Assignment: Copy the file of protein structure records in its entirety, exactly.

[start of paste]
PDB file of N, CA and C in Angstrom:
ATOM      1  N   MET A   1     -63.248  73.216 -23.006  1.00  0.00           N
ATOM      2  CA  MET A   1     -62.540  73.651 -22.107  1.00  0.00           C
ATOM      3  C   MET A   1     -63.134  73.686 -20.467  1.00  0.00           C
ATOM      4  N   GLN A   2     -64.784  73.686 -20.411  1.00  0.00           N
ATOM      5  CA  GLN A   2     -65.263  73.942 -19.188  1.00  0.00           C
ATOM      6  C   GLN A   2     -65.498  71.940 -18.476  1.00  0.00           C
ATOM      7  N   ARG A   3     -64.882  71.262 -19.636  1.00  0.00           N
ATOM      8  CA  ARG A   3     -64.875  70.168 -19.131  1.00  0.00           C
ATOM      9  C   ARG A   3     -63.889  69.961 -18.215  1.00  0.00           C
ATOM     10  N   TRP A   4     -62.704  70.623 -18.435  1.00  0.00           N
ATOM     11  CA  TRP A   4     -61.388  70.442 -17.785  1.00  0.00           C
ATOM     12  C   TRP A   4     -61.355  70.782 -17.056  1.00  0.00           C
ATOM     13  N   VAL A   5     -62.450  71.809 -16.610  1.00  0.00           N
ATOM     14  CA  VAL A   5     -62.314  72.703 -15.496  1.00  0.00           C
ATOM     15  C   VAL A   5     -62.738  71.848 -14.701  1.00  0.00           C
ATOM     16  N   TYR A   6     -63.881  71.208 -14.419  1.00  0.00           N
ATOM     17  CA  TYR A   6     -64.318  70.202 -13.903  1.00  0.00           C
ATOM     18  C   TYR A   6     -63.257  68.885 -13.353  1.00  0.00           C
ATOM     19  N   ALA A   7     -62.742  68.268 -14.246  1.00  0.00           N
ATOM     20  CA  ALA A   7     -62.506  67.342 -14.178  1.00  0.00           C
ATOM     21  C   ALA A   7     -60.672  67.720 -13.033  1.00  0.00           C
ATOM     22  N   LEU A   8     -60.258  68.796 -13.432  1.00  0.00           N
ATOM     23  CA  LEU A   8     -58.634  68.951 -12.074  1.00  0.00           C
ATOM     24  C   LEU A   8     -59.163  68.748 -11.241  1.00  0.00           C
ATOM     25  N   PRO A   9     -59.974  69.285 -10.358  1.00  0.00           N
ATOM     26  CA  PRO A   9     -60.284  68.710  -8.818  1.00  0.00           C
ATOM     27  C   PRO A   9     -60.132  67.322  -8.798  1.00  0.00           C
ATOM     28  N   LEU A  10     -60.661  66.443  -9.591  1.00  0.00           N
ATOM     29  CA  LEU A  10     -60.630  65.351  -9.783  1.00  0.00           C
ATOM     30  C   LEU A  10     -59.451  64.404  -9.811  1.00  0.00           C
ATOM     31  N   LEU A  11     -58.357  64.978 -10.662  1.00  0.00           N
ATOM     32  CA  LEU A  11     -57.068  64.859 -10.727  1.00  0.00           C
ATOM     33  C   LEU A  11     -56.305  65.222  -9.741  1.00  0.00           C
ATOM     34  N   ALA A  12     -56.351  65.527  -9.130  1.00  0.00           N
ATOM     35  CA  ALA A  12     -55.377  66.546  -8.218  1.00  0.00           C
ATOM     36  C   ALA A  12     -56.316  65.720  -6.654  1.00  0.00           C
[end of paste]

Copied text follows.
PDB file of N, CA and C in Angstrom:
ATOM      1  N   MET A   1     -63.248  73.216 -23.006  1.00  0.00           N
ATOM      2  CA  MET A   1     -62.540  73.651 -22.107  1.00  0.00           C
ATOM      3  C   MET A   1     -63.134  73.686 -20.467  1.00  0.00           C
ATOM      4  N   GLN A   2     -64.784  73.686 -20.411  1.00  0.00           N
ATOM      5  CA  GLN A   2     -65.263  73.942 -19.188  1.00  0.00           C
ATOM      6  C   GLN A   2     -65.498  71.940 -18.476  1.00  0.00           C
ATOM      7  N   ARG A   3     -64.882  71.262 -19.636  1.00  0.00           N
ATOM      8  CA  ARG A   3     -64.875  70.168 -19.131  1.00  0.00           C
ATOM      9  C   ARG A   3     -63.889  69.961 -18.215  1.00  0.00           C
ATOM     10  N   TRP A   4     -62.704  70.623 -18.435  1.00  0.00           N
ATOM     11  CA  TRP A   4     -61.388  70.442 -17.785  1.00  0.00           C
ATOM     12  C   TRP A   4     -61.355  70.782 -17.056  1.00  0.00           C
ATOM     13  N   VAL A   5     -62.450  71.809 -16.610  1.00  0.00           N
ATOM     14  CA  VAL A   5     -62.314  72.703 -15.496  1.00  0.00           C
ATOM     15  C   VAL A   5     -62.738  71.848 -14.701  1.00  0.00           C
ATOM     16  N   TYR A   6     -63.881  71.208 -14.419  1.00  0.00           N
ATOM     17  CA  TYR A   6     -64.318  70.202 -13.903  1.00  0.00           C
ATOM     18  C   TYR A   6     -63.257  68.885 -13.353  1.00  0.00           C
ATOM     19  N   ALA A   7     -62.742  68.268 -14.246  1.00  0.00           N
ATOM     20  CA  ALA A   7     -62.506  67.342 -14.178  1.00  0.00           C
ATOM     21  C   ALA A   7     -60.672  67.720 -13.033  1.00  0.00           C
ATOM     22  N   LEU A   8     -60.258  68.796 -13.432  1.00  0.00           N
ATOM     23  CA  LEU A   8     -58.634  68.951 -12.074  1.00  0.00           C
ATOM     24  C   LEU A   8     -59.163  68.748 -11.241  1.00  0.00           C
ATOM     25  N   PRO A   9     -59.974  69.285 -10.358  1.00  0.00           N
ATOM     26  CA  PRO A   9     -60.284  68.710  -8.818  1.00  0.00           C
ATOM     27  C   PRO A   9     -60.132  67.322  -8.798  1.00  0.00           C
ATOM     28  N   LEU A  10     -60.661  66.443  -9.591  1.00  0.00           N
ATOM     29  CA  LEU A  10     -60.630  65.351  -9.783  1.00  0.00           C
ATOM     30  C   LEU A  10     -59.451  64.404  -9.811  1.00  0.00           C
ATOM     31  N   LEU A  11     -58.357  64.978 -10.662  1.00  0.00           N
ATOM     32  CA  LEU A  11     -57.068  64.859 -10.727  1.00  0.00           C
ATOM     33  C   LEU A  11     -56.305  65.222  -9.741  1.00  0.00           C
ATOM     34  N   ALA A  12     -56.351  65.527  -9.130  1.00  0.00           N
ATOM     35  CA  ALA A  12     -55.377  66.546  -8.218  1.00  0.00           C
ATOM     36  C   ALA A  12     -56.316  65.720  -6.654  1.00  0.00           C